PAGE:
Narrated from Commissario Brunetti’s POV, we accompany him on his investigation and we experience his thoughts and musings as he works through the clues. Brunetti finds out that Wellauer was moralistic and prejudiced against gays. He reneged on a deal with the gay director to place a friend of his in a performance, citing that he need not honor a deal with someone who is gay. He also threatened to tell Flavia's ex-husband about her lesbian affair with American millionaire archaeologist Brett Lynch, so that Flavia's abusive ex-husband could gain custody of their children. Brett admits that Flavia saw the conductor during intermission and that they fought about the threats. Although the story shows its age in some ways, I found the mystery to be a solid whodunit and the characters, especially Brunetti and his wife, quite intriguing. Naturally, as one can guess, I really loved the Italian setting and the author’s descriptions of Venice, which gave the story a unique atmosphere.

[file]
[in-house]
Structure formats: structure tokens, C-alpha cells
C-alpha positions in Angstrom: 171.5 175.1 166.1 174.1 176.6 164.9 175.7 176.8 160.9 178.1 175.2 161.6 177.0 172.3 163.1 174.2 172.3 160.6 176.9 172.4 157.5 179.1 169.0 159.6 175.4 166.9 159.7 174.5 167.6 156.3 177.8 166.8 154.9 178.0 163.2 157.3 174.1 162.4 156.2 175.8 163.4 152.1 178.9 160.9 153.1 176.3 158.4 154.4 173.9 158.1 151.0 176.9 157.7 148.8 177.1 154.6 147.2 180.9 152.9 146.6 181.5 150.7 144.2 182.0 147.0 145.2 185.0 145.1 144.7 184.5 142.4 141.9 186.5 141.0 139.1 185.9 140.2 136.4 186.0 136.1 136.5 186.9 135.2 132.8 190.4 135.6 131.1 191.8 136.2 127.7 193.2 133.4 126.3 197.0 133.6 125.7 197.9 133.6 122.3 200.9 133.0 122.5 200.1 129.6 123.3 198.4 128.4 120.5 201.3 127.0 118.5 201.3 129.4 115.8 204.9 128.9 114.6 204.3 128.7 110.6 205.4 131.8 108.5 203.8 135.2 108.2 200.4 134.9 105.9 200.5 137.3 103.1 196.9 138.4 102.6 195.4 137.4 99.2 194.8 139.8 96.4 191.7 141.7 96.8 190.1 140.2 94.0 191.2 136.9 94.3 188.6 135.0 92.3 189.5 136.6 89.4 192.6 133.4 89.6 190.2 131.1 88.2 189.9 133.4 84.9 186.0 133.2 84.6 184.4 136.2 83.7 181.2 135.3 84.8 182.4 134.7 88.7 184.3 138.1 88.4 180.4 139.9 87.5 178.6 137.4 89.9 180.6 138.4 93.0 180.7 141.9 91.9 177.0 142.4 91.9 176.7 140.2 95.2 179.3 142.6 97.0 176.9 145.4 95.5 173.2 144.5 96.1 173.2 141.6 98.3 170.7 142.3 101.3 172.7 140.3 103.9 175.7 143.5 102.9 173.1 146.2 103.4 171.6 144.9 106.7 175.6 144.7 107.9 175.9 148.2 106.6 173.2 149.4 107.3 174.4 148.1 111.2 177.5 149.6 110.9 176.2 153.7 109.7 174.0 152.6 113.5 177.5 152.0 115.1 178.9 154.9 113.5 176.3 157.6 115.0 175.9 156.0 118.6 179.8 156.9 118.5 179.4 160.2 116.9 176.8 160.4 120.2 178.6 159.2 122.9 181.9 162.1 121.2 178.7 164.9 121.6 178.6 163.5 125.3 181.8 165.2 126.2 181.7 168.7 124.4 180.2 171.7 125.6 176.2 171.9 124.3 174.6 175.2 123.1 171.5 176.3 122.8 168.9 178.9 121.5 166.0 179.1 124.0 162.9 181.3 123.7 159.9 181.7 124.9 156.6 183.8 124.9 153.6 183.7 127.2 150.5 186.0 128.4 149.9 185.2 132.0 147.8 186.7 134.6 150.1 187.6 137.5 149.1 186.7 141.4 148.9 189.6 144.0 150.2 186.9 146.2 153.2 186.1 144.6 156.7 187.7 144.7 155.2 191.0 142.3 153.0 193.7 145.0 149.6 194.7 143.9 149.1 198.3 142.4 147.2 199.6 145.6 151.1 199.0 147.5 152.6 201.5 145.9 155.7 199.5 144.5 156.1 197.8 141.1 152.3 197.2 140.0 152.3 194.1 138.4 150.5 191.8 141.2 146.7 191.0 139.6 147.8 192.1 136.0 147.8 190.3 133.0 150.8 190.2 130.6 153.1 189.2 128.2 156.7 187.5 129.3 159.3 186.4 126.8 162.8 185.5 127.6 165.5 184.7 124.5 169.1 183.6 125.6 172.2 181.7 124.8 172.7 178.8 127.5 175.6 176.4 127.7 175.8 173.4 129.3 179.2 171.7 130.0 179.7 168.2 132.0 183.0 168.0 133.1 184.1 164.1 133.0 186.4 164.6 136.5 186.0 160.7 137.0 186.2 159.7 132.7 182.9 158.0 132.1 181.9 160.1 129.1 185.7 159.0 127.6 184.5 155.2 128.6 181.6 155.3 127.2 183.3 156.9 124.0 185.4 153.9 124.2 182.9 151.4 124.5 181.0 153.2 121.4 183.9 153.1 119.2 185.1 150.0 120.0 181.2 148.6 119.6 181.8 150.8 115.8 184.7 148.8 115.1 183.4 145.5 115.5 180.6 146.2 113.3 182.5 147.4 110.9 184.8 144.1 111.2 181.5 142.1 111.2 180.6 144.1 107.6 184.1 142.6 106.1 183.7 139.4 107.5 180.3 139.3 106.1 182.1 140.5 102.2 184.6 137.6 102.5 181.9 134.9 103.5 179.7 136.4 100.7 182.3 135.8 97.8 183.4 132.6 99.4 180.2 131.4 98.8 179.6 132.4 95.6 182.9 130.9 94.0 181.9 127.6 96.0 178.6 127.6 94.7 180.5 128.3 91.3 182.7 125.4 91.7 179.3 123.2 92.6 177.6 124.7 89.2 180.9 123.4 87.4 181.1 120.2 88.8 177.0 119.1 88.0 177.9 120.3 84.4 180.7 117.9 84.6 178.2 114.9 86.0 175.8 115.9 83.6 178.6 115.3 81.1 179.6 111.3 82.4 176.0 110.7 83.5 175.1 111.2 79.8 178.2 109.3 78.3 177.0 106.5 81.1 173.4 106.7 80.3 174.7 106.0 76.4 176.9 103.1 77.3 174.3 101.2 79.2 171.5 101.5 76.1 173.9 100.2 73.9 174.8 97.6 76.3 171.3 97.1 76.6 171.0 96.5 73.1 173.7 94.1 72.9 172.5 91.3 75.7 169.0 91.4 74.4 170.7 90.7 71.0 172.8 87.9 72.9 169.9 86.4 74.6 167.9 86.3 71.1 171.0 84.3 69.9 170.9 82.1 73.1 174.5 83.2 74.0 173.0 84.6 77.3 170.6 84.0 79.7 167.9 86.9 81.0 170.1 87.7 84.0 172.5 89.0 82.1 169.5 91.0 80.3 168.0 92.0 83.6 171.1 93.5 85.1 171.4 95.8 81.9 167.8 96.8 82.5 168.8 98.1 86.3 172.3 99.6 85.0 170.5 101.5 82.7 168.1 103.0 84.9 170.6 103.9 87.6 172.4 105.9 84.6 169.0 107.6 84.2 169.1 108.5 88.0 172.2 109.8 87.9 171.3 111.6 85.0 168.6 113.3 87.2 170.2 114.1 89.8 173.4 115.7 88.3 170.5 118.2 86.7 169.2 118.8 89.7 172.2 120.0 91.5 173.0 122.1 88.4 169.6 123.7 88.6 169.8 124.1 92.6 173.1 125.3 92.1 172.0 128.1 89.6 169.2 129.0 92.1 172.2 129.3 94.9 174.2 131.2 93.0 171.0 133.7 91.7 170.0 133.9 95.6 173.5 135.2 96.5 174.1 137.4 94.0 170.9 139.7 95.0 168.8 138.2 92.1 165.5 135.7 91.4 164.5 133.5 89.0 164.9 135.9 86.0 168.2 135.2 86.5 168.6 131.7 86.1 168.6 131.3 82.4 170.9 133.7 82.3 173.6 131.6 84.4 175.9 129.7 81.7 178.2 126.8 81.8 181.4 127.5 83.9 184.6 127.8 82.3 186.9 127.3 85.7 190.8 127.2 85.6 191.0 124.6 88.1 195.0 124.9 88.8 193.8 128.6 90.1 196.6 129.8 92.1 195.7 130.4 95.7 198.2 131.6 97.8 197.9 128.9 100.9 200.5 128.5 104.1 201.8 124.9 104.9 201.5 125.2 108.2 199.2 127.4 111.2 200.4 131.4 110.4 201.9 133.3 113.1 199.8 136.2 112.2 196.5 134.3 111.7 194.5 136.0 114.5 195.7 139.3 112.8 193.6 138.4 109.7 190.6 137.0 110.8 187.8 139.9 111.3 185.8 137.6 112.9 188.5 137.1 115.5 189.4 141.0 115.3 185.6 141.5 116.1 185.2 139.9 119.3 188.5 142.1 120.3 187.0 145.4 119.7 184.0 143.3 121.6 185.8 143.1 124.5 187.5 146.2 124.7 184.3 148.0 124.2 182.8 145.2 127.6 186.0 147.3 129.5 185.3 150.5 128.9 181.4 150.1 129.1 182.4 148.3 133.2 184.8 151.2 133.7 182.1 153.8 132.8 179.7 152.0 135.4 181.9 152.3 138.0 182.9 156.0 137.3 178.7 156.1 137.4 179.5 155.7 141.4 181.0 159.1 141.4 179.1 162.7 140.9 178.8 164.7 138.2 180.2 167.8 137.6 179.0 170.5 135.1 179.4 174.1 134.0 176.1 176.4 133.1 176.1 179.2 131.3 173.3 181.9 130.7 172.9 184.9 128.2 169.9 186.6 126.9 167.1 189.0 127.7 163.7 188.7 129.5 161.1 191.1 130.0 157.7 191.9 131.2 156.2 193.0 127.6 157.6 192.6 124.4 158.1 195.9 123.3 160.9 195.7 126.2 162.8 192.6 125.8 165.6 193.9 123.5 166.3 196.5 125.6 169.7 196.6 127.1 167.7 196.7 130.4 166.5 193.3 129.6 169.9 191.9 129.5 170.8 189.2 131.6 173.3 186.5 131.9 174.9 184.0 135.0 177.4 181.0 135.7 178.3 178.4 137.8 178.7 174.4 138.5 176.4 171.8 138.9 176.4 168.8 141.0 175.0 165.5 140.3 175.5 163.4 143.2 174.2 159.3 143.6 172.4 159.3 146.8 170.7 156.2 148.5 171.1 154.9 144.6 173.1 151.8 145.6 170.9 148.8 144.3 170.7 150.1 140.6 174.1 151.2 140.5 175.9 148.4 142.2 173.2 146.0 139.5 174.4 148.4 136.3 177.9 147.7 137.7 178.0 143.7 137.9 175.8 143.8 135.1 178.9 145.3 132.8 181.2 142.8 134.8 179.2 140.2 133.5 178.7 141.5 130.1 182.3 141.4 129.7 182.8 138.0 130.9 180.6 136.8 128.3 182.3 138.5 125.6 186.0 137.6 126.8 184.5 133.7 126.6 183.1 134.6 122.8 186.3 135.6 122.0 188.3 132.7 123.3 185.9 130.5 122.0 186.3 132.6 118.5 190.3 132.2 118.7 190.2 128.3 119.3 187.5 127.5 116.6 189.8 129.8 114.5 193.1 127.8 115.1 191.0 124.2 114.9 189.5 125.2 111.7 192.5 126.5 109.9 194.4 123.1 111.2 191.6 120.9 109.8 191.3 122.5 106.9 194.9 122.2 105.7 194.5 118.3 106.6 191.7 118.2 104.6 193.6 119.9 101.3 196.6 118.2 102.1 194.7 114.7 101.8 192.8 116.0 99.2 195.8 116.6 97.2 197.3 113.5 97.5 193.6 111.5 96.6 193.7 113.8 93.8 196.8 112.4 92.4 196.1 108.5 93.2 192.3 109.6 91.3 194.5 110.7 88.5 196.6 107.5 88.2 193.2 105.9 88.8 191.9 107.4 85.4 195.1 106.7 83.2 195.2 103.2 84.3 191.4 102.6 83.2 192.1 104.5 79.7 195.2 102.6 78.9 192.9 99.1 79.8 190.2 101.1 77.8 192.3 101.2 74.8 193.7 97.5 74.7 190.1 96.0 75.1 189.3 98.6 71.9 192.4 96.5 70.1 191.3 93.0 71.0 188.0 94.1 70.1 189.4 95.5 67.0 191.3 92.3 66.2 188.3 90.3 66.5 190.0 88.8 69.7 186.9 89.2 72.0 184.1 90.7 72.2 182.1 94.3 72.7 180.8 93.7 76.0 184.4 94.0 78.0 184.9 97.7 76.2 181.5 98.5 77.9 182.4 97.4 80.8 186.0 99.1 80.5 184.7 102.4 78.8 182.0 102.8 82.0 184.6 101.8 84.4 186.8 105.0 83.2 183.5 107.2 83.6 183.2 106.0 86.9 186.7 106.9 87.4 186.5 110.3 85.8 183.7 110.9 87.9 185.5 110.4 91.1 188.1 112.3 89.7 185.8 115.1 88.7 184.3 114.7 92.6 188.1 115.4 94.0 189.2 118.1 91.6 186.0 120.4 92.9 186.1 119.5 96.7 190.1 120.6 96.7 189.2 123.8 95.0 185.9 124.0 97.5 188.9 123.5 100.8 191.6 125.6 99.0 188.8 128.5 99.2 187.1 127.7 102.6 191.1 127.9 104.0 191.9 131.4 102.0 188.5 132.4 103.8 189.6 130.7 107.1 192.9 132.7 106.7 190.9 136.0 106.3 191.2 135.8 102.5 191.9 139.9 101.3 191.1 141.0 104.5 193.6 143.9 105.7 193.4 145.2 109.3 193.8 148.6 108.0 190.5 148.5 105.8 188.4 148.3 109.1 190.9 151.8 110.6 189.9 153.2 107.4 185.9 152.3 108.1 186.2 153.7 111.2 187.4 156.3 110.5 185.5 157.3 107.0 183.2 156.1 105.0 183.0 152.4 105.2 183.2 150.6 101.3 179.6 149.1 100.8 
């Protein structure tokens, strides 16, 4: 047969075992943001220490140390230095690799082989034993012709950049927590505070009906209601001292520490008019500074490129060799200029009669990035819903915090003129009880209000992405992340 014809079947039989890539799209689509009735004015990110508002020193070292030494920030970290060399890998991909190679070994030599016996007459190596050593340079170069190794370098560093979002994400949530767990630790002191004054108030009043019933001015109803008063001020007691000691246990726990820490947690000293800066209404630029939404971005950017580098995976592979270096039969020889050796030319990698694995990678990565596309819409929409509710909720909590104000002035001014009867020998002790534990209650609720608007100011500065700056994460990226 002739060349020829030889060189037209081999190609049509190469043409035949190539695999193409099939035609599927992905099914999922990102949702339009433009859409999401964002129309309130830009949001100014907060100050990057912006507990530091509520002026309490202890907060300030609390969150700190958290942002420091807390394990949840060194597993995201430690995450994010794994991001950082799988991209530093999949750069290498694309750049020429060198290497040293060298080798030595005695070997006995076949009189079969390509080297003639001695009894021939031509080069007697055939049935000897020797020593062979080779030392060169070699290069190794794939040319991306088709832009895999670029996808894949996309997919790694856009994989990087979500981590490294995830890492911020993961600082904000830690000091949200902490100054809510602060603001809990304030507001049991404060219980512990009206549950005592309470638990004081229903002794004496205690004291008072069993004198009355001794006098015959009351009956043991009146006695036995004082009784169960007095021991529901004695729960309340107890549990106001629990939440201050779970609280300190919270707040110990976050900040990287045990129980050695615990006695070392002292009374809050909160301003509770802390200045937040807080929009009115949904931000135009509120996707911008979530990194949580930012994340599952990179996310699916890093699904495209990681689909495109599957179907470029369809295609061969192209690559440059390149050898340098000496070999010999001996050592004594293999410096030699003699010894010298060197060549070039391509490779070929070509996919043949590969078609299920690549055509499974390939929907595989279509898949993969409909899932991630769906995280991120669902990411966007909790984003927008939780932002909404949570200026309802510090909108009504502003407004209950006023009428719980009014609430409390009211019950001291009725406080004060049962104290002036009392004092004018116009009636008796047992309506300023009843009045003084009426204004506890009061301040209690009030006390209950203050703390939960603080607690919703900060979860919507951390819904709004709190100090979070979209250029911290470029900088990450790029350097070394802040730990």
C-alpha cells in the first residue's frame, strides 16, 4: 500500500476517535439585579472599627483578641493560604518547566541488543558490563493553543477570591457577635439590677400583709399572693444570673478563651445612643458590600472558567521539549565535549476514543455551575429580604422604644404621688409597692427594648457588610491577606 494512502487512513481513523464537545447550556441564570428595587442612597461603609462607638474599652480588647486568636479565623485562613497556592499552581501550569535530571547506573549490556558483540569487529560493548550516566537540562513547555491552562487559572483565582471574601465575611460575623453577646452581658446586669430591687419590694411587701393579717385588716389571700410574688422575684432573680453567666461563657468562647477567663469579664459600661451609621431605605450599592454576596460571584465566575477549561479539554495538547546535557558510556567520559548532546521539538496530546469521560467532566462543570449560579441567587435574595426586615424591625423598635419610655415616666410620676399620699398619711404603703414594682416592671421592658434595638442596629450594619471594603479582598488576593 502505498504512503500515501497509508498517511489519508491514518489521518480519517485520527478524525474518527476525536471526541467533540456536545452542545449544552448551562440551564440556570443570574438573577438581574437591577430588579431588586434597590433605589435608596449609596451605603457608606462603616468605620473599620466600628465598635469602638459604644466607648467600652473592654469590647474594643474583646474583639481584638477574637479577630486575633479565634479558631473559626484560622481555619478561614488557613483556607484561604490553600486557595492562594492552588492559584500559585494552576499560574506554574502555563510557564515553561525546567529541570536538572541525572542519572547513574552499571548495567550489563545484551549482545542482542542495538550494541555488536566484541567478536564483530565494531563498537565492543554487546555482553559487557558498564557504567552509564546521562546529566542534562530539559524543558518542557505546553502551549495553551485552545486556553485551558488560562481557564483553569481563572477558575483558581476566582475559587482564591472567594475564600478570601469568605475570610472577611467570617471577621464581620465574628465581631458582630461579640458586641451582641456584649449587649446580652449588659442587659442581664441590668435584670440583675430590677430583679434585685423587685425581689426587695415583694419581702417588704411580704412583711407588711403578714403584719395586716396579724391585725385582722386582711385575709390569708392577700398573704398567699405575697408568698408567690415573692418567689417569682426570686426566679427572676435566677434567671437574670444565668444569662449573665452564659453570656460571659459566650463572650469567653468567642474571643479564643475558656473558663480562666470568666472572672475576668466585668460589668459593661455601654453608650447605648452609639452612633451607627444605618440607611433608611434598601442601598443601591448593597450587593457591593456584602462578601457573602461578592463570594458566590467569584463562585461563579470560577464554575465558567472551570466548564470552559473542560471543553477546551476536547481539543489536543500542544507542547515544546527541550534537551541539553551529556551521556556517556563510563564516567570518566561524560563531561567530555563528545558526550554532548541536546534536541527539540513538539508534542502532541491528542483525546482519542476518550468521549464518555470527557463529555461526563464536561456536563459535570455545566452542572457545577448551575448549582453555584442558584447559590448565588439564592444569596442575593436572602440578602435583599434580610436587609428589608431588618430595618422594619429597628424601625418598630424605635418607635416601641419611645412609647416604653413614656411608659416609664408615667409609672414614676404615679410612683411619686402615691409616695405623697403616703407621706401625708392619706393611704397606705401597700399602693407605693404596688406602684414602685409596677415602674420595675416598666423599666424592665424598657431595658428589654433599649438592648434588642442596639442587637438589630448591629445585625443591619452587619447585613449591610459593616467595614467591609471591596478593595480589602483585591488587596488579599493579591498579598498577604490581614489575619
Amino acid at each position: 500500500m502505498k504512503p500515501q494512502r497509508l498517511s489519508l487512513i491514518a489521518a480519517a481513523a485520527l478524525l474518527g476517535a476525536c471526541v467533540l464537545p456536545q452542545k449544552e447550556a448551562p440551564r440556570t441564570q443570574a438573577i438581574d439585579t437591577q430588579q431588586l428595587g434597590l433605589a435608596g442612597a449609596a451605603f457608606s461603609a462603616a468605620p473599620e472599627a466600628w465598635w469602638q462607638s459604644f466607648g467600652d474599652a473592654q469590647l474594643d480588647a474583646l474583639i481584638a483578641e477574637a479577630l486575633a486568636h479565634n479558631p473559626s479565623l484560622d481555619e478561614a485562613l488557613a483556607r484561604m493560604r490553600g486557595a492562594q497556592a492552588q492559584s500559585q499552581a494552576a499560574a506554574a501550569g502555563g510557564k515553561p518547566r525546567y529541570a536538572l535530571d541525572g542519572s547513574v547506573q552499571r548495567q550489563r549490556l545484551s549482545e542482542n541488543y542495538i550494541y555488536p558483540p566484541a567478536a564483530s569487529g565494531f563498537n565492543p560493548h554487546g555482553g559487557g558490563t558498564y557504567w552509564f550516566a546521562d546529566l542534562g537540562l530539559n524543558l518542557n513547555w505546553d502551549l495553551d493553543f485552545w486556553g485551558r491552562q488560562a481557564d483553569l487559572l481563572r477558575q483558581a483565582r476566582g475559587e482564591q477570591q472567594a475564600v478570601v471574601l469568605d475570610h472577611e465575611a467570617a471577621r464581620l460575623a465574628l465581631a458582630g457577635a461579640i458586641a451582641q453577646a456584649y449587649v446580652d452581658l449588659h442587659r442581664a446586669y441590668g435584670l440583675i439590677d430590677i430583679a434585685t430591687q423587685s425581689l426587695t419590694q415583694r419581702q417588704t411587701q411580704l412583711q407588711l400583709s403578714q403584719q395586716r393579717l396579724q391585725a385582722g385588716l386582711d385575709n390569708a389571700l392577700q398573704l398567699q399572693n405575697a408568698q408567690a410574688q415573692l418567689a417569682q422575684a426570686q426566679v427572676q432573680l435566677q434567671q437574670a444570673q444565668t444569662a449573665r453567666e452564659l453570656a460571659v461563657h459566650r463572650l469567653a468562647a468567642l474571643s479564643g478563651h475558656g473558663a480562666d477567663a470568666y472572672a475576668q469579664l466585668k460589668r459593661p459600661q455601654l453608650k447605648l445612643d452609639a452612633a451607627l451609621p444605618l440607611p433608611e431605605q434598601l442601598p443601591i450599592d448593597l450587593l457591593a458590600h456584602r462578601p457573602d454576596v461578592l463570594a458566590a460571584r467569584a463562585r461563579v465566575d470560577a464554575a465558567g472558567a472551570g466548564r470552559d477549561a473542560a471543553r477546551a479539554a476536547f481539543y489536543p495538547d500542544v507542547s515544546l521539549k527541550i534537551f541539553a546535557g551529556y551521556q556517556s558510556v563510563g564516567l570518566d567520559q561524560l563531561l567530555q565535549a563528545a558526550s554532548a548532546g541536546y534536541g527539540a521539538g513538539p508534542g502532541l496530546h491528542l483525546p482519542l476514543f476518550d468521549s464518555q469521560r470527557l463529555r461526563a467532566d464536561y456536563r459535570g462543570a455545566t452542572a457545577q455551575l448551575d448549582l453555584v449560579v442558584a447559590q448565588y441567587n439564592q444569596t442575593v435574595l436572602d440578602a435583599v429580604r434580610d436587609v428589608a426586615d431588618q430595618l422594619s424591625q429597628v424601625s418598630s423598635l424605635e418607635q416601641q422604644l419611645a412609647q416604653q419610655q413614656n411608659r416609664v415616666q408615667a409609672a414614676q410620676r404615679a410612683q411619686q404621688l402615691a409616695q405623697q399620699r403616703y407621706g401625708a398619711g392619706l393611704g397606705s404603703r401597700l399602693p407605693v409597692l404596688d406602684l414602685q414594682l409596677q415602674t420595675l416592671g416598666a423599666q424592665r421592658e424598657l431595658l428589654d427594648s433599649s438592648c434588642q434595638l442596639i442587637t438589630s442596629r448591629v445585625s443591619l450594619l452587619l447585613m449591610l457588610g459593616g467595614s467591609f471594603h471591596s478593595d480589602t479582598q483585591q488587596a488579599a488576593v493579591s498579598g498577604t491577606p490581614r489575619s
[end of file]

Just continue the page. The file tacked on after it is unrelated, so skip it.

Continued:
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This is the first book in the long running Commissario Brunetti series. I’ve been curious about Donna Leon for ages but have never gotten around to sampling any of her work. This book is available in the Kindle Unlimited program, at the moment, giving me a great excuse to finally see for myself why this series has endured. This is the shortest summary to a book that I have written. The plot is a simple detective story that is told through the eyes of Brunetti. That direction works wonders as we get his unfiltered thoughts on everything including Italy. Part of what makes this novel so intriguing is Brunetti and how he perceives the world around him. The setting is the Venice Opera House (La Fenice) and the victim is a famous conductor. I enjoyed this concept having worked in classical music and spent a great deal of time with opera singers. The descriptions rang true, although the disrespect shown to the music by the audience isn’t something I’ve ever experienced thankfully. It would annoy me just as much as a member of the audience as it would if I were performing. Donna Leon has given fans of subtle, clever and literate mysteries something to cheer about. . . . A wonderful read.' Tony Hillerman Read more Look Inside Details As I said before, the author left a few things to the reader. She did not spell out everything. What she did mention more than a couple of times was Guido's totally carefree disposition to accept drinks from everyone. Mostly strangers. This was cultural, but then Italy is both the country of knifing and poisoning, so I was left wondering what was happening with those pegs. The chief of Guido was nicely made up. In more ways than one too. He is a narcissistic, impatient, stupid, selfish, and lazy officer who got his job because he knew the right people. I find it interesting that among all these characters, Leon made this minor one the best looking one in the book. The character, called Patta, is very vivid to me. I pictured a middle aged Brandon Quinn as him.